Arctostaphylos pajaroensis Paradise

Arctostaphylos pajaroensis Paradise

There are several different specimens in the garden, all in bloom now, generally growing to about shoulder height, wider than tall, with an interesting zigzag branching pattern. Brad at RootedinCalifornia has photos of the bronzy-red new growth they get in the spring, almost like floral bracts. On the strength of Mr. Manzanita’s recommendation, I sold it to him while I was volunteering at the sale last year, and so far he seems satisfied. Whew.

Arctostaphylos pajaroensis Paradise Trunk

Arctostaphylos pajaroensis Paradise

Cactus Jungle has a photo of the berries and calls it a favorite, and Las Pilitas is bullish on it, too. More manzanita photos are below. (more…)

Tilden in December

Aspens with California Poppy

Aspens with California Poppy

Aspens in the Bay Area? Somewhat in keeping with snow on Mt. Diablo, not really the popular image of our area, but there they are. According to Sunset, P. tremuloides ‘generally performs poorly or grows slowly in lowlands; usually short lived in warmer climates.” The ones at the Tilden botanic garden seem to be doing well, though it’s true they aren’t large and did probably grow slowly. They were definitely one of the most beautiful things in the garden when I stopped off on my way home the other day. We get asked about aspens sometimes and have always advised people to plant birches instead, but clearly aspens can work, so maybe we need to modify that advice. The bot garden is in a cool micro-climate (small valley surrounded by hills) and there was ice on the lawn and on a few of the plants, so that might be helping these aspens. Next year I need to remember to stop off and see their fall color. This has been a good year for fall color in the Bay Area, so they were probably beautiful.

Redtwig Dogwoods with Aspens

Sunset also says aspens make a ‘good background tree for native shrubs and wildflowers.’ Indeed. I like how the redtwig dogwood and the aspens are both somewhat see-through, and how the colors are so strongly contrasting even as the upright forms are so similar. We’ve planted redtwigs against a light-colored wall a few times, and last week we planted a yellowtwig dogwood against a brick chimney. The line of aspens is just as architectural and works just as well for a backdrop.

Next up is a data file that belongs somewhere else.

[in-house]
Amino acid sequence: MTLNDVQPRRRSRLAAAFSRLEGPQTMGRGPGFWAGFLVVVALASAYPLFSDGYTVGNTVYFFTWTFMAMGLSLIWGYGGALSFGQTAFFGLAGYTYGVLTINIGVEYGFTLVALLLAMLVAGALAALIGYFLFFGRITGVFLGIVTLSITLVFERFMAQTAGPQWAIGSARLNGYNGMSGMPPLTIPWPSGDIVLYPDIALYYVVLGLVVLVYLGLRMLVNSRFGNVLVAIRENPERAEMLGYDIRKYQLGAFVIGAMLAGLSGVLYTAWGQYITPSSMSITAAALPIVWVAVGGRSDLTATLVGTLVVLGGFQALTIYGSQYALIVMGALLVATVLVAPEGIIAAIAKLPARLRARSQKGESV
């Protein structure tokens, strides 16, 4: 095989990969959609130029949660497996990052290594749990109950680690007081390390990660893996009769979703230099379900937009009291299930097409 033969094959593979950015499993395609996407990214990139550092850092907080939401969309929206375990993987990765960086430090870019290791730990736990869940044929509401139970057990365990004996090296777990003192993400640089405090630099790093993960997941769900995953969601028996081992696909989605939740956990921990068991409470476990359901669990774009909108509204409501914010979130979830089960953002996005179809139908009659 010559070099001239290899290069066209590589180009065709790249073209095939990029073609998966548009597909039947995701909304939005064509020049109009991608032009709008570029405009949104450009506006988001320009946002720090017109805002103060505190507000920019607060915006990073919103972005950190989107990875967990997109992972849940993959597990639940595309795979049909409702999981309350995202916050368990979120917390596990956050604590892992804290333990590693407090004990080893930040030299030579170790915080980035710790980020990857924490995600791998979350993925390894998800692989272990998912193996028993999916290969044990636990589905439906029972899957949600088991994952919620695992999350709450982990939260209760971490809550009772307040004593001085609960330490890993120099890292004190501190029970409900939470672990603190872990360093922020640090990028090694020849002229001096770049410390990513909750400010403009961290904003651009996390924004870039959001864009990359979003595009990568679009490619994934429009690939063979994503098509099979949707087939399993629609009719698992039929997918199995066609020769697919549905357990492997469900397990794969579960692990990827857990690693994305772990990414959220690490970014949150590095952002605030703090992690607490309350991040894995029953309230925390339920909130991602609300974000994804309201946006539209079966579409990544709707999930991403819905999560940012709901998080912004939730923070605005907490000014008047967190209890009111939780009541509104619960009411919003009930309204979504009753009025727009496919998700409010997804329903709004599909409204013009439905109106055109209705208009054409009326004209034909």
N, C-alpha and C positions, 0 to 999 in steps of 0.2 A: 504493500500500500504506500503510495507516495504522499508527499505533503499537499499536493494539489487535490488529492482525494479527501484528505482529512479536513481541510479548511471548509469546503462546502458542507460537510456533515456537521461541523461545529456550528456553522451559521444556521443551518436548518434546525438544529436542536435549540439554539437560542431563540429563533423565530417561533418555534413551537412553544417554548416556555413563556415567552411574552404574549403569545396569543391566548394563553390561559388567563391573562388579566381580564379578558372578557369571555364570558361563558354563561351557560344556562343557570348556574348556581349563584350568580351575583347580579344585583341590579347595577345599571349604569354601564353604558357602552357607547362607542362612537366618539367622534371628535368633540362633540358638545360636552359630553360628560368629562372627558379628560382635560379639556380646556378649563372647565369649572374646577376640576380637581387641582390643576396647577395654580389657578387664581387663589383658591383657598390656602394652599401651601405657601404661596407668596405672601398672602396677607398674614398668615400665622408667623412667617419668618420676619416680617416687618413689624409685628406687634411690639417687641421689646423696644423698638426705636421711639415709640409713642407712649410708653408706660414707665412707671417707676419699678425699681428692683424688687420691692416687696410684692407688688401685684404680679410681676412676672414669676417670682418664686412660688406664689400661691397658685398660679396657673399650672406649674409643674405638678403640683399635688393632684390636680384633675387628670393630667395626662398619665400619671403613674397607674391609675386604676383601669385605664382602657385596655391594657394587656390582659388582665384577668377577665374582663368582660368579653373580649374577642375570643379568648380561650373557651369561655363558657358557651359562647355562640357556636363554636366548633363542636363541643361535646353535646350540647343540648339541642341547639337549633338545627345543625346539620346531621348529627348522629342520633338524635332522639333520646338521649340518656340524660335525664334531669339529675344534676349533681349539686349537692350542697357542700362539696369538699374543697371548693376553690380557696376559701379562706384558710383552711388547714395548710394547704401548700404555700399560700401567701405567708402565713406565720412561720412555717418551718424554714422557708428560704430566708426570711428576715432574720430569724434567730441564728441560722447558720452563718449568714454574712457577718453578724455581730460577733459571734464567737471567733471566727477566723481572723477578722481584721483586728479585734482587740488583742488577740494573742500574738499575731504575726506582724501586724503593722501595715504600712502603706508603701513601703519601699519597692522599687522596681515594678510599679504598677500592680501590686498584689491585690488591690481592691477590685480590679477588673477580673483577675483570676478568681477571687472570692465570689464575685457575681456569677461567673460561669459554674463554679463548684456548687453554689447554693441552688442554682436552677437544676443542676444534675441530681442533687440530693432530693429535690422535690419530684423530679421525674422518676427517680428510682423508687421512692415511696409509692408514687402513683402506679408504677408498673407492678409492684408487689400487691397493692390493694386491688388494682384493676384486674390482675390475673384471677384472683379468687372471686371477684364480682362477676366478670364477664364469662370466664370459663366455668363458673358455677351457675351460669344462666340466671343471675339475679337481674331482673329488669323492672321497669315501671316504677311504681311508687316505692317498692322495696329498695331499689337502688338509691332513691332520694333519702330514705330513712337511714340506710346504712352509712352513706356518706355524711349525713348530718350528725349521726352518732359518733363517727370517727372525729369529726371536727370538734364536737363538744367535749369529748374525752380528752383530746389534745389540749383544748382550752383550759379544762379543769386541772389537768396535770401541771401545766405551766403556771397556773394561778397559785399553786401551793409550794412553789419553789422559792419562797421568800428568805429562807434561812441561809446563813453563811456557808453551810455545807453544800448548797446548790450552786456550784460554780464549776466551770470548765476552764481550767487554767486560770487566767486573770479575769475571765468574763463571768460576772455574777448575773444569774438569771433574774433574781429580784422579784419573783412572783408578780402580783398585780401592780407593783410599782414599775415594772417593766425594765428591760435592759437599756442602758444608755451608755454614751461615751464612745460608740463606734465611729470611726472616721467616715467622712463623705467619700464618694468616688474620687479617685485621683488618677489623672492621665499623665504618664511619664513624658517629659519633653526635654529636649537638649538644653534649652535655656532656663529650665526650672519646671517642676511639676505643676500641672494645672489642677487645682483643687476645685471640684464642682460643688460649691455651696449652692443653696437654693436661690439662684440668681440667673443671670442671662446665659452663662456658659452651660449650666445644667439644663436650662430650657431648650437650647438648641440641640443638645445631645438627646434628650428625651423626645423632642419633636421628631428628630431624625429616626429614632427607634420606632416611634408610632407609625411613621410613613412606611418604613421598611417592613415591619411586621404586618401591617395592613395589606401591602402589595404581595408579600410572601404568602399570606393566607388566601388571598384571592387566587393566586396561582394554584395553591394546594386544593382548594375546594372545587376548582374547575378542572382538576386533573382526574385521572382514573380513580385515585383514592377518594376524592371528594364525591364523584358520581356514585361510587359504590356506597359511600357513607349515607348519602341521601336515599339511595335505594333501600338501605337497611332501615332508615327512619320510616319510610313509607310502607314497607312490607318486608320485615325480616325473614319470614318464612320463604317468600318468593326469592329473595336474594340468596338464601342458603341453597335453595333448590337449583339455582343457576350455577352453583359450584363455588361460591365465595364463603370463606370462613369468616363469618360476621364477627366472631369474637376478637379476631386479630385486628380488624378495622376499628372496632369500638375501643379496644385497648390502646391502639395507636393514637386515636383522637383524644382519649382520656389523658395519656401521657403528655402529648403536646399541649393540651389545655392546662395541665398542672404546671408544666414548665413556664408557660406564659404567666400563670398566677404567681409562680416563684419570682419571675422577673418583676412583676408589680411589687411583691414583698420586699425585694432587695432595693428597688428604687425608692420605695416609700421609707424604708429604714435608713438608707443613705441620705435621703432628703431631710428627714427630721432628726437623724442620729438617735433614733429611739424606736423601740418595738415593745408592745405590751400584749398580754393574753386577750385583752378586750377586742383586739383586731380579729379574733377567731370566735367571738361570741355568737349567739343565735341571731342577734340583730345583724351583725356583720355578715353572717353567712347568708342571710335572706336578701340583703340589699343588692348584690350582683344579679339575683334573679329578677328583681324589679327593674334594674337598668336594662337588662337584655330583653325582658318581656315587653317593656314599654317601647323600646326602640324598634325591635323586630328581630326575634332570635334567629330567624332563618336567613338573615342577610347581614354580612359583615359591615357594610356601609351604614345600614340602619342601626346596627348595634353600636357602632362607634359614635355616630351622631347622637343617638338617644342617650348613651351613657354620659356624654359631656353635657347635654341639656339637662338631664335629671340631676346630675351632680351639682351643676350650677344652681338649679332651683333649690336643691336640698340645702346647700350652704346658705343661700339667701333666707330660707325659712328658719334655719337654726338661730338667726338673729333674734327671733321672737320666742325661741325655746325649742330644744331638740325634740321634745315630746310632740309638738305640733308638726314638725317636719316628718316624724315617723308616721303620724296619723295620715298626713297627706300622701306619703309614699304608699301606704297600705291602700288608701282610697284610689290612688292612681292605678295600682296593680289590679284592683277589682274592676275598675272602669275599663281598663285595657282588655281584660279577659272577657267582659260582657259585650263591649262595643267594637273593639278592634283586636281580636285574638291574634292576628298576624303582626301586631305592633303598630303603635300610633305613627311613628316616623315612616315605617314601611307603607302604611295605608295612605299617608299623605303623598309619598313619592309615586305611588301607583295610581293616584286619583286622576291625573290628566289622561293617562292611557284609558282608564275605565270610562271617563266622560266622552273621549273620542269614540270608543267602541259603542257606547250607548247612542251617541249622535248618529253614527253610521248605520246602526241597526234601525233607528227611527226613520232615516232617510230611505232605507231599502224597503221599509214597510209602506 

Redtwig Dogwoods and Aspens

Redtwig Dogwoods and Aspens

Manzanita with Manzanita Backdrop

Specimen Manzanita with Manzanita Backdrop

One of my reasons for stopping at Tilden was to look at native plants in the winter and see what was blooming in December (Answer: not much, a few late blooms amongst the deadheads on some buckwheat and erigeron species, two raggedy grindelias still blooming, a few stray off-season blooms, and about one fifth or one quarter of the manzanita species.). We talk to a lot of people who think natives only look good for about half of the year and sometimes I find myself believing that a bit, too, so it was good to walk around and see which plantings looked good and which ones would look ratty to that percentage of the population out there who are skeptical of natives. A lot of the garden and a lot of the plants were looking really beautiful, even though it was a gray day right after a cold storm. The rainforest section was looking great (though it was too dark under the canopy to take photos) but I don’t think there’s much debate about how great the woodland natives can look. Probably the biggest problem for northern California natives is just that many people don’t think of them as California natives, instead mentally classifying them as Washington/Oregon natives.